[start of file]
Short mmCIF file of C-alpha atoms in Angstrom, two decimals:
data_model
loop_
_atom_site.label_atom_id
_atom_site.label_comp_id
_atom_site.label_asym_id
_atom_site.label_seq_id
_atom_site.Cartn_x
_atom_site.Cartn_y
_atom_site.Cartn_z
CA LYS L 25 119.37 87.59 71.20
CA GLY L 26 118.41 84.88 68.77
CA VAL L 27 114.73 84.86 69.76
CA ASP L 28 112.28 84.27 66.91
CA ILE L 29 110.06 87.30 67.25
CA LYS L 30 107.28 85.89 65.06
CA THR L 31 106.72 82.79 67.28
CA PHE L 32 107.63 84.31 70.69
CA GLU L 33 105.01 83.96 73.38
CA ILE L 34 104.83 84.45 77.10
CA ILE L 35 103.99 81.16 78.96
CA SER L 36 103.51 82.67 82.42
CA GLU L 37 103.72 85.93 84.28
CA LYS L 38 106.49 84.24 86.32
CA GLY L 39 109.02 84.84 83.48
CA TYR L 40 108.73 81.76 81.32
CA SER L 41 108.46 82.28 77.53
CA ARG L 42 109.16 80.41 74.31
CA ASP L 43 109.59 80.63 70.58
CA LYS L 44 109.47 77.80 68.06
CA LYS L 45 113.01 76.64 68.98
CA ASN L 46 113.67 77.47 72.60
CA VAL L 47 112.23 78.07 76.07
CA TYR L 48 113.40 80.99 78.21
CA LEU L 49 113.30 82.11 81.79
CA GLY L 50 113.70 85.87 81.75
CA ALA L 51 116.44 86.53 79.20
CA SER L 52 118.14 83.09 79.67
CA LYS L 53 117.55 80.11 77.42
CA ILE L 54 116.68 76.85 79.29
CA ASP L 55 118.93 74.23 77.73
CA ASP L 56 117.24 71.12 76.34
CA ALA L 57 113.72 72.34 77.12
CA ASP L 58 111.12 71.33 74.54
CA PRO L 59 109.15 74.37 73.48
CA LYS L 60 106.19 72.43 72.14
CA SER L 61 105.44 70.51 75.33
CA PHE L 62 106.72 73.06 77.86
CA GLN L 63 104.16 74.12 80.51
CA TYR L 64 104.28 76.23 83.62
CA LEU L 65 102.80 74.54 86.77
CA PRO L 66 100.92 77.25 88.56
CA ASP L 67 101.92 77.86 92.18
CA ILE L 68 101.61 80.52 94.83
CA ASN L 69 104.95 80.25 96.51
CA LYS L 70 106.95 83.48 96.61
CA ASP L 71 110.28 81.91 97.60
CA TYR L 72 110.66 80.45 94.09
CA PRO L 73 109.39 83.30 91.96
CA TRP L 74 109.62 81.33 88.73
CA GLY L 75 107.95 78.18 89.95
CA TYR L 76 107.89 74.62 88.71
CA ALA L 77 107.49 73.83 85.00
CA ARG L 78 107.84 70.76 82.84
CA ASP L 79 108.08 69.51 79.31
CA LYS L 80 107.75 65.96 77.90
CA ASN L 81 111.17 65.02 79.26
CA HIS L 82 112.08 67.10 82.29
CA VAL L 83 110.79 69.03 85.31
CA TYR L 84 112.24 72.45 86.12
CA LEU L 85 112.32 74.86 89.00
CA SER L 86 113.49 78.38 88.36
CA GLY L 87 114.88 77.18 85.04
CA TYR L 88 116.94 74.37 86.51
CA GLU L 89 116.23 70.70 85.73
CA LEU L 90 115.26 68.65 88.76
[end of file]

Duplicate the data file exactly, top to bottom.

Short mmCIF file of C-alpha atoms in Angstrom, two decimals:
data_model
loop_
_atom_site.label_atom_id
_atom_site.label_comp_id
_atom_site.label_asym_id
_atom_site.label_seq_id
_atom_site.Cartn_x
_atom_site.Cartn_y
_atom_site.Cartn_z
CA LYS L 25 119.37 87.59 71.20
CA GLY L 26 118.41 84.88 68.77
CA VAL L 27 114.73 84.86 69.76
CA ASP L 28 112.28 84.27 66.91
CA ILE L 29 110.06 87.30 67.25
CA LYS L 30 107.28 85.89 65.06
CA THR L 31 106.72 82.79 67.28
CA PHE L 32 107.63 84.31 70.69
CA GLU L 33 105.01 83.96 73.38
CA ILE L 34 104.83 84.45 77.10
CA ILE L 35 103.99 81.16 78.96
CA SER L 36 103.51 82.67 82.42
CA GLU L 37 103.72 85.93 84.28
CA LYS L 38 106.49 84.24 86.32
CA GLY L 39 109.02 84.84 83.48
CA TYR L 40 108.73 81.76 81.32
CA SER L 41 108.46 82.28 77.53
CA ARG L 42 109.16 80.41 74.31
CA ASP L 43 109.59 80.63 70.58
CA LYS L 44 109.47 77.80 68.06
CA LYS L 45 113.01 76.64 68.98
CA ASN L 46 113.67 77.47 72.60
CA VAL L 47 112.23 78.07 76.07
CA TYR L 48 113.40 80.99 78.21
CA LEU L 49 113.30 82.11 81.79
CA GLY L 50 113.70 85.87 81.75
CA ALA L 51 116.44 86.53 79.20
CA SER L 52 118.14 83.09 79.67
CA LYS L 53 117.55 80.11 77.42
CA ILE L 54 116.68 76.85 79.29
CA ASP L 55 118.93 74.23 77.73
CA ASP L 56 117.24 71.12 76.34
CA ALA L 57 113.72 72.34 77.12
CA ASP L 58 111.12 71.33 74.54
CA PRO L 59 109.15 74.37 73.48
CA LYS L 60 106.19 72.43 72.14
CA SER L 61 105.44 70.51 75.33
CA PHE L 62 106.72 73.06 77.86
CA GLN L 63 104.16 74.12 80.51
CA TYR L 64 104.28 76.23 83.62
CA LEU L 65 102.80 74.54 86.77
CA PRO L 66 100.92 77.25 88.56
CA ASP L 67 101.92 77.86 92.18
CA ILE L 68 101.61 80.52 94.83
CA ASN L 69 104.95 80.25 96.51
CA LYS L 70 106.95 83.48 96.61
CA ASP L 71 110.28 81.91 97.60
CA TYR L 72 110.66 80.45 94.09
CA PRO L 73 109.39 83.30 91.96
CA TRP L 74 109.62 81.33 88.73
CA GLY L 75 107.95 78.18 89.95
CA TYR L 76 107.89 74.62 88.71
CA ALA L 77 107.49 73.83 85.00
CA ARG L 78 107.84 70.76 82.84
CA ASP L 79 108.08 69.51 79.31
CA LYS L 80 107.75 65.96 77.90
CA ASN L 81 111.17 65.02 79.26
CA HIS L 82 112.08 67.10 82.29
CA VAL L 83 110.79 69.03 85.31
CA TYR L 84 112.24 72.45 86.12
CA LEU L 85 112.32 74.86 89.00
CA SER L 86 113.49 78.38 88.36
CA GLY L 87 114.88 77.18 85.04
CA TYR L 88 116.94 74.37 86.51
CA GLU L 89 116.23 70.70 85.73
CA LEU L 90 115.26 68.65 88.76